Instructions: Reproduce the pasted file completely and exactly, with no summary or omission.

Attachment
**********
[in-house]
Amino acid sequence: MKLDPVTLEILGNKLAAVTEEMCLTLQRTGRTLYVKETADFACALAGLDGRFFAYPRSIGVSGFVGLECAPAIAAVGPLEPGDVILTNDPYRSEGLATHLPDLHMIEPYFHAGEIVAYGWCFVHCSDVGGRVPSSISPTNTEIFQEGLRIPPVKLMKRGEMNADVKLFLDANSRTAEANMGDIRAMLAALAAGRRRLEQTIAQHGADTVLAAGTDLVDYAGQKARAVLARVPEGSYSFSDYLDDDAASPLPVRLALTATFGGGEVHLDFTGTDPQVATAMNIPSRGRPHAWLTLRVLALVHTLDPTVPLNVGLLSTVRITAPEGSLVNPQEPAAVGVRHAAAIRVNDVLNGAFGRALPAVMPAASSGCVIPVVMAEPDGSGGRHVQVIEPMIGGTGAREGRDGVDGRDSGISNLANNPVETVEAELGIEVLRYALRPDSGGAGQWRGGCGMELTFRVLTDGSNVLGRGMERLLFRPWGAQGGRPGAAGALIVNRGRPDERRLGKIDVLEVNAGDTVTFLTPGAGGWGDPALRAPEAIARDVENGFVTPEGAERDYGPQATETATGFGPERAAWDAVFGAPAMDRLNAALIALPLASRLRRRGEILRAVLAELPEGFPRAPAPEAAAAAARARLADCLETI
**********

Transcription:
[in-house]
Amino acid sequence: MKLDPVTLEILGNKLAAVTEEMCLTLQRTGRTLYVKETADFACALAGLDGRFFAYPRSIGVSGFVGLECAPAIAAVGPLEPGDVILTNDPYRSEGLATHLPDLHMIEPYFHAGEIVAYGWCFVHCSDVGGRVPSSISPTNTEIFQEGLRIPPVKLMKRGEMNADVKLFLDANSRTAEANMGDIRAMLAALAAGRRRLEQTIAQHGADTVLAAGTDLVDYAGQKARAVLARVPEGSYSFSDYLDDDAASPLPVRLALTATFGGGEVHLDFTGTDPQVATAMNIPSRGRPHAWLTLRVLALVHTLDPTVPLNVGLLSTVRITAPEGSLVNPQEPAAVGVRHAAAIRVNDVLNGAFGRALPAVMPAASSGCVIPVVMAEPDGSGGRHVQVIEPMIGGTGAREGRDGVDGRDSGISNLANNPVETVEAELGIEVLRYALRPDSGGAGQWRGGCGMELTFRVLTDGSNVLGRGMERLLFRPWGAQGGRPGAAGALIVNRGRPDERRLGKIDVLEVNAGDTVTFLTPGAGGWGDPALRAPEAIARDVENGFVTPEGAERDYGPQATETATGFGPERAAWDAVFGAPAMDRLNAALIALPLASRLRRRGEILRAVLAELPEGFPRAPAPEAAAAAARARLADCLETI